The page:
A few people complained the de-aging was a little wonky, or the voice was a little off. Maybe, but who cares? What we saw for the first time on screen was badass, in his prime Luke Skywalker destroying an army of droids. It was reminiscent of the Rogue One Vader scene, where modern effects and choreography brought the “myth” of an age old character’s proficiency into reality. Lucasfilm have historically kept it’s core characters away from TV and Video games, in an attempt not to dilute or harm the continuity. So I have to admit when the green lightsaber shot into frame, I lost my s*** a little. Whooping may have occurred. I mean after arriving he kinds of stands about looking severe and then sods off, but too much of a good thing and all that.
The keen eyed among you may notice that so far I haven’t really touched on, well, the Mandalorian himself, Din Djarin. In many ways, Mando was the least engaging character in his own show, a gruff monotone helmet jumping from side quest to side quest, surrounded by more personable, recognizable or adorable sidekicks. What Din lacks in personality though, he more than makes up for in depth.
By the end of Season 2, Din has experienced a truly massive arc, on both the granular and the personal level. When season 1 starts he is a bounty hunter barely scraping by, no friends, no family, no attachments. By Chapter 13, he is challenging his beliefs, instincts and really his wider identity out of what can only be described as parental love.
The transformation is expertly executed by the writers, who foreshadow each and every development leading up to the scene where Grogu leaves Din. The relationship between the two, the growth and the obvious internal struggle of Mando has been leading to this moment, and Pascal smashed this scene without even saying a word. Is there an acting award for best acting when using either voice or facial expressions but never both at the same time? The removal of the helmet and the physical contact between the two put a tear in my eye.
What is next for Mando? It’s unclear. His quest is done, Grogu is safe (?) and really a season 3 will start more or less anew. I guess there will be a Bo-Katan/Darksaber emphasis, though I didn’t get the big deal there. She literally pinched it off Sabine Wren at the end of Rebels without a battle. Perhaps it will lead to the re-taking of Mandalore, which would be great to see in live action.
The Star Wars… Galaxy?
As for the other characters that appeared this season, Favreau knows his blockbuster multi-film universes, and the building blocks were done to perfection here. If nothing else, the Mandalorian has been able to establish nearly a dozen additional characters in live action, as well as hinting at others such as Thrawn, Bridger and co. The animated shows are a stellar example of how impactful a story can feel, even when we already know the eventual outcome of the wider universe.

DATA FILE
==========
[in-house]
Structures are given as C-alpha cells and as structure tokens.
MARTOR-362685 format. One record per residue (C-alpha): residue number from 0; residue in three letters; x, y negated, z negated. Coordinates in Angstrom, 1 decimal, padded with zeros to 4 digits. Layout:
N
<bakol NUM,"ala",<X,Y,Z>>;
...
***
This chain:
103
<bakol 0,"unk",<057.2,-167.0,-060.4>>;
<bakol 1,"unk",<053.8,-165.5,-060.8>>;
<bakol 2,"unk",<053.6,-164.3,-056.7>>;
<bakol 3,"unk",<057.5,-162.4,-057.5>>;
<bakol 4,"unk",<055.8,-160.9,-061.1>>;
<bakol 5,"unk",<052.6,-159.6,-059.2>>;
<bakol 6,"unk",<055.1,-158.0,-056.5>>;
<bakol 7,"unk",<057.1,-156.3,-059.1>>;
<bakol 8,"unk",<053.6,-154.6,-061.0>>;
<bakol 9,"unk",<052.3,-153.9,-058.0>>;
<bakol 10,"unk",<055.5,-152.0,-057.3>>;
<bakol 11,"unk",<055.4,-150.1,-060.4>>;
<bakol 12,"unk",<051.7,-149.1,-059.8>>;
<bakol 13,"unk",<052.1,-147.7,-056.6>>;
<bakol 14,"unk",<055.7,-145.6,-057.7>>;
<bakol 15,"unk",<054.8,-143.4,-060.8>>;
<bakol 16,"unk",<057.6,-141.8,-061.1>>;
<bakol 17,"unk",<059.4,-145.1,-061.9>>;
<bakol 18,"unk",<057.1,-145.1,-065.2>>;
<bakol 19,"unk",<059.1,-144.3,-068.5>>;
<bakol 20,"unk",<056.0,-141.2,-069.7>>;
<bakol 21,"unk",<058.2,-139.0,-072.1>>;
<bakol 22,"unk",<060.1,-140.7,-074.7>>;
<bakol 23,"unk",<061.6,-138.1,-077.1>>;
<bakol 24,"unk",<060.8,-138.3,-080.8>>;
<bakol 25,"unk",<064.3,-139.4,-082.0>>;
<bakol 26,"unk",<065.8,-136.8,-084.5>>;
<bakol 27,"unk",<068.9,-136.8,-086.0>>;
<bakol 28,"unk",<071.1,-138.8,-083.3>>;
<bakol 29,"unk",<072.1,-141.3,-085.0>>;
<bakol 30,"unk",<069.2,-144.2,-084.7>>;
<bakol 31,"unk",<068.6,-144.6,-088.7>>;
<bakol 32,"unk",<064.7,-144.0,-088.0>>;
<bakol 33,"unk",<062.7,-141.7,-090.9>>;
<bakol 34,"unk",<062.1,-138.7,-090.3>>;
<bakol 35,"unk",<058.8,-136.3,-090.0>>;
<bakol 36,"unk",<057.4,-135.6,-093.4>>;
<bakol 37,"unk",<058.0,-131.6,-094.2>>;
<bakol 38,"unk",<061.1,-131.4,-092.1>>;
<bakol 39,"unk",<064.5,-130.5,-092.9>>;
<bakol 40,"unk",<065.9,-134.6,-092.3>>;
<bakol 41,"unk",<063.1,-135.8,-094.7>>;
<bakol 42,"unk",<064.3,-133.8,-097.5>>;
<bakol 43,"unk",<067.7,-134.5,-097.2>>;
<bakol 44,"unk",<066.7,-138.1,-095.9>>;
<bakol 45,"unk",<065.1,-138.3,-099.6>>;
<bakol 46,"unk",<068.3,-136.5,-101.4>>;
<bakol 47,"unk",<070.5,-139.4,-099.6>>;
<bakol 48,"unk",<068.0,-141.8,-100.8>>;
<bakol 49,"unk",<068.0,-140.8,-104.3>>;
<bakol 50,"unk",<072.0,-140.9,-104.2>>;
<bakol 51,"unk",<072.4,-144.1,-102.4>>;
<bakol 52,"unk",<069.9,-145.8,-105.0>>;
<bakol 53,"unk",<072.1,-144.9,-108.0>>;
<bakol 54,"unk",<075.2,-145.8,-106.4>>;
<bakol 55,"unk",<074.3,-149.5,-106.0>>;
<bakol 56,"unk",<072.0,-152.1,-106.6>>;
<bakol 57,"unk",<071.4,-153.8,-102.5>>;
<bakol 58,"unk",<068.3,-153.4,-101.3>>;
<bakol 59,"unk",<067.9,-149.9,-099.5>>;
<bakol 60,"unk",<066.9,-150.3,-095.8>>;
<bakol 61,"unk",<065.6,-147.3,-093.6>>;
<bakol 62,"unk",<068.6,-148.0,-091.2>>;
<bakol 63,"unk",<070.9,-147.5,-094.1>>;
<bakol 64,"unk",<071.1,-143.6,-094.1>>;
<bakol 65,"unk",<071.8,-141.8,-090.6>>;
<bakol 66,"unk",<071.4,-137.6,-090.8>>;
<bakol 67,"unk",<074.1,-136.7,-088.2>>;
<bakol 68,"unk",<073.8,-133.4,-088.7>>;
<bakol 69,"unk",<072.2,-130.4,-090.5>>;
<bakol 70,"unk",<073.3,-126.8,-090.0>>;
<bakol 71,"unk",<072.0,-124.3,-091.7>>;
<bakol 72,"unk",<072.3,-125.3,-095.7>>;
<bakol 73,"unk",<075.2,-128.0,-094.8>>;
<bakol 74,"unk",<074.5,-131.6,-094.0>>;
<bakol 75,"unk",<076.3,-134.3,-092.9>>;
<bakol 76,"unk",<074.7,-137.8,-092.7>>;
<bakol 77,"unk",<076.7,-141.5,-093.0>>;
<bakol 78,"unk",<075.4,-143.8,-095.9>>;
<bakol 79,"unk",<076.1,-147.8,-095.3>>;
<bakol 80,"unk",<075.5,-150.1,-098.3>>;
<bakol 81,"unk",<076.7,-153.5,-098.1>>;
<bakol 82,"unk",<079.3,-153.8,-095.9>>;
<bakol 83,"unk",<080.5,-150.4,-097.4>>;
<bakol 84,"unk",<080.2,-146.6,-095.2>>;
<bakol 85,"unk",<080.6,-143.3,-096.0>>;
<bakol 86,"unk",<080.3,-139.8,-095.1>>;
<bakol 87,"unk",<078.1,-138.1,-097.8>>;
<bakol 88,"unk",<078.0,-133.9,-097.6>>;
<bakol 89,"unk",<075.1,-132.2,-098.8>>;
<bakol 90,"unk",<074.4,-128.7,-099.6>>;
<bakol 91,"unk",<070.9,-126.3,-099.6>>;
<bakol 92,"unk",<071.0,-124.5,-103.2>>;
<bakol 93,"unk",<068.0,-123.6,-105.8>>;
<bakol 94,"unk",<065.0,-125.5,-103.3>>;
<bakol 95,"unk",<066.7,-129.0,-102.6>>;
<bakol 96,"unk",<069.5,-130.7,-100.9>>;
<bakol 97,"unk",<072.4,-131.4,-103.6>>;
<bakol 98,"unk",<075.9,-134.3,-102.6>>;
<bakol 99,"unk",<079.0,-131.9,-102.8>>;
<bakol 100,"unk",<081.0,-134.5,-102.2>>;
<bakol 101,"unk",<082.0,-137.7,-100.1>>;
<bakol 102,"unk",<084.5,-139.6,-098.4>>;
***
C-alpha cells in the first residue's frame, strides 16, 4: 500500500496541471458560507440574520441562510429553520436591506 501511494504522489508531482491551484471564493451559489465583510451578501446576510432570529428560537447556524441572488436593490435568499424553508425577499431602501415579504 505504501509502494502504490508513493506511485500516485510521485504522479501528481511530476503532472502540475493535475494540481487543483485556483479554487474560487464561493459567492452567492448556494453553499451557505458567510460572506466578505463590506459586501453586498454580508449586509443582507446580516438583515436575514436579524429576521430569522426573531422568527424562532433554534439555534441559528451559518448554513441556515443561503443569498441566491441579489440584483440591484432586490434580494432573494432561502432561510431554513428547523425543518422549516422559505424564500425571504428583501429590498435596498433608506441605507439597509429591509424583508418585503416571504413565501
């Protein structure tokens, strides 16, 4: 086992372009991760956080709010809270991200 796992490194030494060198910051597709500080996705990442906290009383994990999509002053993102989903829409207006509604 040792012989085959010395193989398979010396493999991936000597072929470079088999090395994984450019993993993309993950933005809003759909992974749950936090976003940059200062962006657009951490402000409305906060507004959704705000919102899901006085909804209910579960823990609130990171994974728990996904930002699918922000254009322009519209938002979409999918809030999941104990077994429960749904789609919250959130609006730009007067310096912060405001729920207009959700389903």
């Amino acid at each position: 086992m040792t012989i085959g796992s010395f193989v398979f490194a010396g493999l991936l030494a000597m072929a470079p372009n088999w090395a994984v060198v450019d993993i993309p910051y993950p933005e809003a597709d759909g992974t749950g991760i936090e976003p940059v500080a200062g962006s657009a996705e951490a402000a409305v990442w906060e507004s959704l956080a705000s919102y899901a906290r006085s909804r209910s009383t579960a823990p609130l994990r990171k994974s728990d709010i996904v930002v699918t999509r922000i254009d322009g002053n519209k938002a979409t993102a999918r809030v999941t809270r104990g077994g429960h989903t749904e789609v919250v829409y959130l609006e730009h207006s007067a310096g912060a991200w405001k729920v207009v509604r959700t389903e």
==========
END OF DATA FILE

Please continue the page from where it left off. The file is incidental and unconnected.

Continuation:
Perhaps with the acknowledgement that the Saga didn’t pan out quite the way they hoped, it looks like Lucasfilm are more willing to delve into the wider SWG (I’m calling it that now). Disney recently announced 10 shows coming to Disney Plus, and the post credit scene (in a TV show?) revealed another in The Book of Boba Fett. It’s a bold new direction and probably about time. The Mandalorian was an experiment to gauge the appetite of Star Wars on the small screen, and the success has only fuelled the Lucasfilm engine.
I loved the Mandalorian Season 2. It can’t be denied that there was a definite “dip” in the first half of the series, but that is only in comparison to the extraordinary quality of every other episode. It’s staggering how much Lucasfilm managed to do here, keeping in continuity, introducing new and less well known characters and making a fantastic story in its own right.
A complaint often levelled at the sequels, prequels and other Star Wars properties is a vague, off hand suggestion that despite everything we know to the contrary, “it’s not Star Wars.” This is usually disregarded as nostalgic ramblings, but there may be something a little deeper to it. Star Wars may always be about galaxy deciding stakes, destinies, planet destroying weapons, evil empires, cackling villains and space wizards, but at it’s core there is an undeniable charm at the centre of it all. It focuses on characters, who endure so much pain and hardship, in the face of overwhelming odds. Their motivations aren’t grounded in saving the whole galaxy, but fighting for their friends and families in the hope that they can make a difference. This is what captured the imagination of millions, not space wizards and blue milk.
The Mandalorian is not about saving the galaxy. It is, at it’s core a story about a man who lost everything, who finds something to believe in. It’s a story about friendship, family and hope with just a sprinkle of that humble charm which has been missing for a long, long time. It’s been a difficult year, and perhaps the Mandalorian can be the new hope for some that Star Wars is going back in the right direction.
What did you think of the Mandalorian Season 2? And What are you hoping to see in Season 3? Let me know in the comments below!